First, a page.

Condé Nast Traveller’s Natasha Callin was born on the Isle of Man, working in London but heading home before borders were closed. The Isle of Man – just 30 miles by 10, and a self-governing British Crown dependency rather than a part of the UK – locked down from 26 March until 15 June 2020, after which life returned to normal until a month-long circuit-breaker lockdown was required in January 2021. The borders have been closed to non-residents, unless special dispensation is granted, and all arrivals on to the island have to isolate for two weeks and take a number of Covid tests before being allowed into the community.

Coastal views from Isle of Man

Nick Horsthuis

What is the very first thing you did after lockdown that you couldn’t do during it?

‘Make several dinner reservations at our favourite restaurants, particularly Enzo’s, Bonzai and 14 North. It has been such a pleasure to eat out again and see lots of different people – the island is full of life with everyone making the most of being able to live normally.’

And the second thing?

‘Booked a haircut.’

Coastal views from Isle of Man

Nick Horsthuis

How have things changed since before lockdown on the Isle of Man?

‘I think the biggest difference is that so many people are here at the same time. Many people love to travel and so it can be rare for so many friends and family members to all be on the island and able to spend so much time together. There is also a fantastic sense of the community growing closer. Our government hosted regular briefings throughout our lockdowns, streamed on YouTube. People would tune in for “Howard o’clock” (named after our Chief Minister) for updates and new initiatives were set up, such as an online delivery site listing all the restaurants offering takeaways – there’s no such thing as Deliveroo over here!’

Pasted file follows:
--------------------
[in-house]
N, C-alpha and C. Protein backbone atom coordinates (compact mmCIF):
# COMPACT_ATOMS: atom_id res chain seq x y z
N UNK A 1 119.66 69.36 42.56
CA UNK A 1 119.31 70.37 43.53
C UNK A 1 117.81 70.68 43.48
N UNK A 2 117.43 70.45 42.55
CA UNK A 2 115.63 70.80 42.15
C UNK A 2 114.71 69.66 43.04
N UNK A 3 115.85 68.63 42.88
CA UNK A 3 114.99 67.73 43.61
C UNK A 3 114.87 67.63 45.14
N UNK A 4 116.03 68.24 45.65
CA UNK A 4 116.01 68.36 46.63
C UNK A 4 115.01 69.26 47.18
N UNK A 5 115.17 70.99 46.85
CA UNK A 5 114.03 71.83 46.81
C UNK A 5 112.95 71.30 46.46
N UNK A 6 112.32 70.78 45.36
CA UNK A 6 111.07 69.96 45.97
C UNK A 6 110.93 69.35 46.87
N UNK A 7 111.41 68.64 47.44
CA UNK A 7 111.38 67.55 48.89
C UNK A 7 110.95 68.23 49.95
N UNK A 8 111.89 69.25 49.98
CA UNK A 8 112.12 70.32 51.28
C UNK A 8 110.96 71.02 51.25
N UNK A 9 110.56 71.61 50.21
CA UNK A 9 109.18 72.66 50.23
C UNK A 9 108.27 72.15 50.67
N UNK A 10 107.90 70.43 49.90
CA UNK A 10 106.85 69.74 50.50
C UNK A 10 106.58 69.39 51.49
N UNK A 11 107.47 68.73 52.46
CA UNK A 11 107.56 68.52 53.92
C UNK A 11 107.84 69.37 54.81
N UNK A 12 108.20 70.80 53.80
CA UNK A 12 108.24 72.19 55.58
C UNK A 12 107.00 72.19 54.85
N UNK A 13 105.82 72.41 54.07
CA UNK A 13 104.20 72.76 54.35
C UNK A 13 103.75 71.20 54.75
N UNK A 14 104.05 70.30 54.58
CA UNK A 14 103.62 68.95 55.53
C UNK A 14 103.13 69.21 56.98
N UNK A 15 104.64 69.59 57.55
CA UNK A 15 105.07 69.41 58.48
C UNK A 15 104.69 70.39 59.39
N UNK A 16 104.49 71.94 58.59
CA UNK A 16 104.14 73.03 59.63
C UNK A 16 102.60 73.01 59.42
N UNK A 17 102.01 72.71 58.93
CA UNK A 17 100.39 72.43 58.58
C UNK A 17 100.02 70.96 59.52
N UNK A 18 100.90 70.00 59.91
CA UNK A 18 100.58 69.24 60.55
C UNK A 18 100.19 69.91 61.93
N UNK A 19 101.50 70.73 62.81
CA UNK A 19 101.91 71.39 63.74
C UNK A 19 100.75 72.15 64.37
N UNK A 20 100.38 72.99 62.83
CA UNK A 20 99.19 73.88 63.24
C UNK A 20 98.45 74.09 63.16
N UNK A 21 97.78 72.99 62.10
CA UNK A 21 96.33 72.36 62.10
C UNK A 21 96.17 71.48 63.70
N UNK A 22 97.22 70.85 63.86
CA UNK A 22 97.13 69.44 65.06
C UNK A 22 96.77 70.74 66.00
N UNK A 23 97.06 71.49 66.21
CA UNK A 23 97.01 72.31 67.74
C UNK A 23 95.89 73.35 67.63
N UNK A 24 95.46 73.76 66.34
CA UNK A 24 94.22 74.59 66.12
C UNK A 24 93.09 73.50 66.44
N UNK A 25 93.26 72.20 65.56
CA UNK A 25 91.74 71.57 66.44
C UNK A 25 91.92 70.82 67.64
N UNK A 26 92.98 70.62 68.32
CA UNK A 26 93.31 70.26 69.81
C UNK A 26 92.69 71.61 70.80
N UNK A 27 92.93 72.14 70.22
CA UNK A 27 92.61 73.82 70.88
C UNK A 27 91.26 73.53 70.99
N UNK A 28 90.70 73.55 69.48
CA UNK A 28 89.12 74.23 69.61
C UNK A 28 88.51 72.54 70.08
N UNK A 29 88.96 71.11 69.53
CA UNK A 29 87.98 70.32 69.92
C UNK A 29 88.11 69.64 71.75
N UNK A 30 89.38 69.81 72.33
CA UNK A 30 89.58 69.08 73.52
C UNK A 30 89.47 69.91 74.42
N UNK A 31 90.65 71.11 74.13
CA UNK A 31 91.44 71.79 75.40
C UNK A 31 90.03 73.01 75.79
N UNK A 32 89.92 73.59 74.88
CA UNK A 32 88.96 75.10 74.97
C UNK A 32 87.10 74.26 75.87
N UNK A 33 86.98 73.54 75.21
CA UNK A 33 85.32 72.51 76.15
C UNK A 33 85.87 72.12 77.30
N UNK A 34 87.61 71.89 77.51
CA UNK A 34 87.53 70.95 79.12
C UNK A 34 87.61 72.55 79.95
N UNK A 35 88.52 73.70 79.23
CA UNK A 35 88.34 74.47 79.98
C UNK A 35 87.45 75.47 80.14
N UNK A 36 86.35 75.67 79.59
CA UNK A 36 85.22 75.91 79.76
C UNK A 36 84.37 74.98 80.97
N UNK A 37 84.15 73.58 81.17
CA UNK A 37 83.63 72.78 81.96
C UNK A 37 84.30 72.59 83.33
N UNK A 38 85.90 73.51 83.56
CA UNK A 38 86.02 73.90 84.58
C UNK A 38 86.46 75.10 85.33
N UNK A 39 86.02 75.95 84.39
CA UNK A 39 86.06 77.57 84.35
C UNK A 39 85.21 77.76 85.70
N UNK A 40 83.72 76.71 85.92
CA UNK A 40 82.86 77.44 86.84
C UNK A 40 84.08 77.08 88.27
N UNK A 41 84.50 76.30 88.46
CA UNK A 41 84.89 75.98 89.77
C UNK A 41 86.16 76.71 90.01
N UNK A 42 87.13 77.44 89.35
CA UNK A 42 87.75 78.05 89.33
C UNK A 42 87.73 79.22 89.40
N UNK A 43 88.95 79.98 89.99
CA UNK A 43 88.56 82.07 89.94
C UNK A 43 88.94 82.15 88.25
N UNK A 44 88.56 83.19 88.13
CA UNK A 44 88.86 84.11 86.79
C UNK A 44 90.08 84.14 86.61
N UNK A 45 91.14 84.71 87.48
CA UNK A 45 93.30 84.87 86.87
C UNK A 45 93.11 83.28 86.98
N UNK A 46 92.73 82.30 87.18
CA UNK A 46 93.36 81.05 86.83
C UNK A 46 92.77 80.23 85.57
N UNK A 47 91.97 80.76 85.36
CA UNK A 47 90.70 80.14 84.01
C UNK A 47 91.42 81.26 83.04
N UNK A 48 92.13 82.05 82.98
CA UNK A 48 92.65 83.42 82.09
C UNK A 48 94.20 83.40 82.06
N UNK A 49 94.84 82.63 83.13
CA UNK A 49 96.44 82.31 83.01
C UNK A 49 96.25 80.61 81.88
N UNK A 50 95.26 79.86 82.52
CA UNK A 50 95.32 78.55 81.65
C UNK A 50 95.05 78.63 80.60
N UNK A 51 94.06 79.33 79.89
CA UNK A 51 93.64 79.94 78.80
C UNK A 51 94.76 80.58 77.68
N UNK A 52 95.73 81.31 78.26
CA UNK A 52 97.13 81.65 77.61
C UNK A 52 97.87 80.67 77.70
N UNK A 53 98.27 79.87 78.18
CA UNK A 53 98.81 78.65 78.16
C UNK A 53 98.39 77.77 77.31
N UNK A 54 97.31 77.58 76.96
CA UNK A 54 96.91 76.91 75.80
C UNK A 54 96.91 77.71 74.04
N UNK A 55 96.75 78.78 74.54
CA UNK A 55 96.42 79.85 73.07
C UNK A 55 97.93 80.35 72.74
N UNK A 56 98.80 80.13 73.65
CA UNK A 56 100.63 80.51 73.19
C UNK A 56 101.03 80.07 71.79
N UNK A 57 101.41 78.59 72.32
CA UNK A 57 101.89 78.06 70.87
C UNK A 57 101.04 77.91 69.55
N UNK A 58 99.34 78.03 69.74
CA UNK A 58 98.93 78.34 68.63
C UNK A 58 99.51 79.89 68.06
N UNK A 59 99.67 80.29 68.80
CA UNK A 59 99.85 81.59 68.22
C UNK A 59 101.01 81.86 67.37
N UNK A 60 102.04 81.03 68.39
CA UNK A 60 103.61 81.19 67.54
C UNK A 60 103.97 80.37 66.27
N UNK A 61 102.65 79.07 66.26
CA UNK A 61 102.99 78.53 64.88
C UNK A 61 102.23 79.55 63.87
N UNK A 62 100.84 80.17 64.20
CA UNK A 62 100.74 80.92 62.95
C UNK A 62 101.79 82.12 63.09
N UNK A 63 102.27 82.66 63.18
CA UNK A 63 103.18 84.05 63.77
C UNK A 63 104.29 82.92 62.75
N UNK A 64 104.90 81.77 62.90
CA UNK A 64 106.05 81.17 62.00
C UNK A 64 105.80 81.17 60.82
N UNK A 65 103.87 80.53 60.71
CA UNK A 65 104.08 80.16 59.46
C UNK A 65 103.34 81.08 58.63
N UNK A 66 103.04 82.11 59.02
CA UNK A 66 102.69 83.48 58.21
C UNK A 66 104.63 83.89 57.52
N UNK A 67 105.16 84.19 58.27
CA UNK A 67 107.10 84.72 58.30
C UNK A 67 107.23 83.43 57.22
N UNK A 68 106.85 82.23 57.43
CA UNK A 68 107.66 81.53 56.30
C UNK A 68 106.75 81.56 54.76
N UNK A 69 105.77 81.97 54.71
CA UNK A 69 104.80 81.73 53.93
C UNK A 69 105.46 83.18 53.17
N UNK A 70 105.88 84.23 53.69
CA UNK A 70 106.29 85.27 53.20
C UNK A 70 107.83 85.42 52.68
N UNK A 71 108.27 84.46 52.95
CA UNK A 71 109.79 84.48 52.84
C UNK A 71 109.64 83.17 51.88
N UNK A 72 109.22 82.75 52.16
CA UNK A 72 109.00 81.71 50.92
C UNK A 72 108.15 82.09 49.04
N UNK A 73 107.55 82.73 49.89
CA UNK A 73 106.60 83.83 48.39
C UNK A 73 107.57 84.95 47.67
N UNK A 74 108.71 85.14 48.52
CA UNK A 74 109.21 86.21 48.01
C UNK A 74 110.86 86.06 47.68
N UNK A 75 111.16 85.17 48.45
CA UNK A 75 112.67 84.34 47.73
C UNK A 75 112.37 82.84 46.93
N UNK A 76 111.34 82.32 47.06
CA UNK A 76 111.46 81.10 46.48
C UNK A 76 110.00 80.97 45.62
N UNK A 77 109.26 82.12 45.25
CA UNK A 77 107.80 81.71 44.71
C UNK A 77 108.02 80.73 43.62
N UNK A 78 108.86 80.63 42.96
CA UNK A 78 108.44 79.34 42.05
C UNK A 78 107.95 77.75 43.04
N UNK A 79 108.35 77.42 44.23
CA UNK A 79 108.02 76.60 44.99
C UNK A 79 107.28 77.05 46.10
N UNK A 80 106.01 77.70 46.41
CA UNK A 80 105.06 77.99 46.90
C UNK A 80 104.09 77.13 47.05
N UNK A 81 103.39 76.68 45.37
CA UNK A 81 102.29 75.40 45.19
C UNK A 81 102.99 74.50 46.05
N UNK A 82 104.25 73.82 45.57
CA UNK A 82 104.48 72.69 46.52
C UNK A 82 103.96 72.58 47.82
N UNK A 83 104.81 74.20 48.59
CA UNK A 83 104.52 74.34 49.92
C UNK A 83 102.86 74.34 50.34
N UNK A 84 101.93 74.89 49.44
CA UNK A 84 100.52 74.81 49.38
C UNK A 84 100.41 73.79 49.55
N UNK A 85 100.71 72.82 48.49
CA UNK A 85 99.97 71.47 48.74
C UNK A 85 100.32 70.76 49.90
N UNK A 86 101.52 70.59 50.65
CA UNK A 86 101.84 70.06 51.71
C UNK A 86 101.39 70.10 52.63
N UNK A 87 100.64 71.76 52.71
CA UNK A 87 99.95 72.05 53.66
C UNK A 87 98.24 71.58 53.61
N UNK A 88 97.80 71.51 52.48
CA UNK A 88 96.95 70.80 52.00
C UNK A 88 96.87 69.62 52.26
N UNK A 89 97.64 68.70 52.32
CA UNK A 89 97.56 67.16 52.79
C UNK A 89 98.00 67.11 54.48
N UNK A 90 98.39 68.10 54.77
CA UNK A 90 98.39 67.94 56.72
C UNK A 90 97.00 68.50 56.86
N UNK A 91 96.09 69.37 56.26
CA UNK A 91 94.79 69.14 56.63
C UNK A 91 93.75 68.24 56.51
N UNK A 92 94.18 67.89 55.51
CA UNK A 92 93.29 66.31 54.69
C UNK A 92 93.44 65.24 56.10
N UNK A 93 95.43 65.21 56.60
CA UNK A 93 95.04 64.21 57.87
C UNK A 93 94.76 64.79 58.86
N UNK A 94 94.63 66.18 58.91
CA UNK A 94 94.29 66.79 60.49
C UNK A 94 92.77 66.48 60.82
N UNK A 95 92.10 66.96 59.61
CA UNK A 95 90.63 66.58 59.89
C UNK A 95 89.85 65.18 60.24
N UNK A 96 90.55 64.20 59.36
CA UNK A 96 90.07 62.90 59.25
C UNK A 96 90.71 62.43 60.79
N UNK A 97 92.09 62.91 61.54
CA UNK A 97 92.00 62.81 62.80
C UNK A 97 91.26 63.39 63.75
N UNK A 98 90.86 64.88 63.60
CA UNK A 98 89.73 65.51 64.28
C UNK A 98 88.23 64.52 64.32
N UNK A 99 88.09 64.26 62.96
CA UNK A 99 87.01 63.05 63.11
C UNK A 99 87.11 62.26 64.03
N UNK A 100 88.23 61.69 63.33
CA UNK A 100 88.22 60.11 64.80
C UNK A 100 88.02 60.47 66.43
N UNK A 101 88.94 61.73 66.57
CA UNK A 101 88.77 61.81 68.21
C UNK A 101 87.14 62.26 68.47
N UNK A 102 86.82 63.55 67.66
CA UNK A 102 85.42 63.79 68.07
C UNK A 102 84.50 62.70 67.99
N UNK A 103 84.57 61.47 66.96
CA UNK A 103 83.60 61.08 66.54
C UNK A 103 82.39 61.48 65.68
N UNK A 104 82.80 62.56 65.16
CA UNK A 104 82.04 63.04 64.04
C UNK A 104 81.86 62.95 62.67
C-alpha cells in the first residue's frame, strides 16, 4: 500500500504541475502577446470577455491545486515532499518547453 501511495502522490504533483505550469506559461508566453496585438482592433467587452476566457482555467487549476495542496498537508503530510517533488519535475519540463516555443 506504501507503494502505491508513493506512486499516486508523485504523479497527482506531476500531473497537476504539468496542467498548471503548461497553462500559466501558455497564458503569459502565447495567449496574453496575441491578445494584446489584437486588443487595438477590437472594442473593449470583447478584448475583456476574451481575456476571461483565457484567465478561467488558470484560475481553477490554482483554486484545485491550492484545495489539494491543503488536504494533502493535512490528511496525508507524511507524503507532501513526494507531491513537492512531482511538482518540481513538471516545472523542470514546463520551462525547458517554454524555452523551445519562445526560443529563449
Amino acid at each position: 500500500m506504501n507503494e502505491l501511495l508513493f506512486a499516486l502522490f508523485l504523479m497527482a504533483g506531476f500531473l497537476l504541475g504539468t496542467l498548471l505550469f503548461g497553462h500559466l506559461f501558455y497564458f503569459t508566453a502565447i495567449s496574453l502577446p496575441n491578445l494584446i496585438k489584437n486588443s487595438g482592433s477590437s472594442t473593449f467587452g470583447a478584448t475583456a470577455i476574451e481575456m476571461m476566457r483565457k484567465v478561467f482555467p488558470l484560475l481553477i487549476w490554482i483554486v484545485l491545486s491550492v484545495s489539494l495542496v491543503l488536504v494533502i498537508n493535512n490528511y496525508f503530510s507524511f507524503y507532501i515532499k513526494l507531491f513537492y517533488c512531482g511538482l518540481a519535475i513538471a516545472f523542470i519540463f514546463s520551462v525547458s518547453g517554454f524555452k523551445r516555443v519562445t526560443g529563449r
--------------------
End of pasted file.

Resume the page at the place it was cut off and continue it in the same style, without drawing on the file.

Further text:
Beach on Isle of Man

Nick Horsthuis

Do you think the experience has had a lasting impact?

‘We’re all very grateful for the unique position the Isle of Man is in. People have supported local businesses much more, particularly the food suppliers who kept us so well stocked during both lockdowns and the whole period, really. Outdoor activities have always been a focus of island life and during the lockdowns we were lucky to have the green hills or beautiful beaches for daily walks – places such as the Langness peninsula, to the south, the windswept, bird-flocked Ayres on the north coast, and South Barrule, for a really good climb. Cycling is like a religion here (it’s the home of Olympian Mark Cavendish) and more residents have taken up mountain biking and other sports to fill their weekends. I think the community has become better connected, keeping in touch and supporting each other. While we were able to have normal Christmas celebrations, many islanders have family stuck all over the globe, so being able to join other friends and families has been important.’

Isle of Man TT

Nick Horsthuis

How has it affected hotels on the island?

‘While there is the frustration of not being able to travel abroad, staycations have been hugely popular. There are some lovely holiday homes around the island. We had a staycation at The Shore on Gansey which felt like a real holiday. When the borders are safe to open and tourism can return, I hope that locals will continue to enjoy exploring this island – and we will be pleased to see the annual TT motorbike races return, which are so important for the Isle of Man’s economy.’

How are people behaving in post-lockdown life?

‘Understandably there are some people who are still feeling cautious: you occasionally see people in face masks at the supermarket and venues still have plenty of hand sanitiser available. For anyone who travels on to the island there is a mandatory isolation period of two weeks with a number of Covid tests required before you can go out in the community, so these precautions are keeping most of us reassured.’

Douglas at sunset from the Isle of Man Steam Packet Ferry

Getty Images

Are you still wearing face masks?

‘When we had our circuit-break lockdown in January it was amazing to see how quickly everyone switched to wearing masks everywhere, even outside for their daily walks. Outside of lockdowns you don’t see many at all – only occasionally if someone is feeling vulnerable.’

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